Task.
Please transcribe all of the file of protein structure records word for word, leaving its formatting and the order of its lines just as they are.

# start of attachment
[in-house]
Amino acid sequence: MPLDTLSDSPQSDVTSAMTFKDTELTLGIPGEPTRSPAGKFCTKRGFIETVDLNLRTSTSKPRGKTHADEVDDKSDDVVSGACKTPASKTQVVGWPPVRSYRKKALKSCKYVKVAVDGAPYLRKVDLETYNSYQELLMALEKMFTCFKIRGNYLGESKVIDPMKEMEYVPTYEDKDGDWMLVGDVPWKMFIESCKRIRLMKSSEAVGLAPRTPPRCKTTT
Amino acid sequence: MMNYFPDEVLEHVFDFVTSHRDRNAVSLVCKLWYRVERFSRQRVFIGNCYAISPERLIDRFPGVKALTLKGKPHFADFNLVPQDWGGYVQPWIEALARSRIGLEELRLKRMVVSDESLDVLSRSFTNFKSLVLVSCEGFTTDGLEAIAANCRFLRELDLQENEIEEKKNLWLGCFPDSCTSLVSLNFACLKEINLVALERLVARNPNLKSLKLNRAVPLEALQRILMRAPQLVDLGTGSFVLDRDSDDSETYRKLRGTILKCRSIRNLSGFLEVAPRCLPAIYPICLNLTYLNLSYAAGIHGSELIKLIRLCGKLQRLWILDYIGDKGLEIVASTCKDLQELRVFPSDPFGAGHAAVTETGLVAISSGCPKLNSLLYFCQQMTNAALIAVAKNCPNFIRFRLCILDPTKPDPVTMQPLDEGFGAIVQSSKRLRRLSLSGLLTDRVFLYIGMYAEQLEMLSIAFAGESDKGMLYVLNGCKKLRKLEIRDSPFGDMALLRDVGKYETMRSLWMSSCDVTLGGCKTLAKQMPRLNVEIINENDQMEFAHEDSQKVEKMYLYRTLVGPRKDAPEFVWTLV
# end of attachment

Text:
[in-house]
Amino acid sequence: MPLDTLSDSPQSDVTSAMTFKDTELTLGIPGEPTRSPAGKFCTKRGFIETVDLNLRTSTSKPRGKTHADEVDDKSDDVVSGACKTPASKTQVVGWPPVRSYRKKALKSCKYVKVAVDGAPYLRKVDLETYNSYQELLMALEKMFTCFKIRGNYLGESKVIDPMKEMEYVPTYEDKDGDWMLVGDVPWKMFIESCKRIRLMKSSEAVGLAPRTPPRCKTTT
Amino acid sequence: MMNYFPDEVLEHVFDFVTSHRDRNAVSLVCKLWYRVERFSRQRVFIGNCYAISPERLIDRFPGVKALTLKGKPHFADFNLVPQDWGGYVQPWIEALARSRIGLEELRLKRMVVSDESLDVLSRSFTNFKSLVLVSCEGFTTDGLEAIAANCRFLRELDLQENEIEEKKNLWLGCFPDSCTSLVSLNFACLKEINLVALERLVARNPNLKSLKLNRAVPLEALQRILMRAPQLVDLGTGSFVLDRDSDDSETYRKLRGTILKCRSIRNLSGFLEVAPRCLPAIYPICLNLTYLNLSYAAGIHGSELIKLIRLCGKLQRLWILDYIGDKGLEIVASTCKDLQELRVFPSDPFGAGHAAVTETGLVAISSGCPKLNSLLYFCQQMTNAALIAVAKNCPNFIRFRLCILDPTKPDPVTMQPLDEGFGAIVQSSKRLRRLSLSGLLTDRVFLYIGMYAEQLEMLSIAFAGESDKGMLYVLNGCKKLRKLEIRDSPFGDMALLRDVGKYETMRSLWMSSCDVTLGGCKTLAKQMPRLNVEIINENDQMEFAHEDSQKVEKMYLYRTLVGPRKDAPEFVWTLV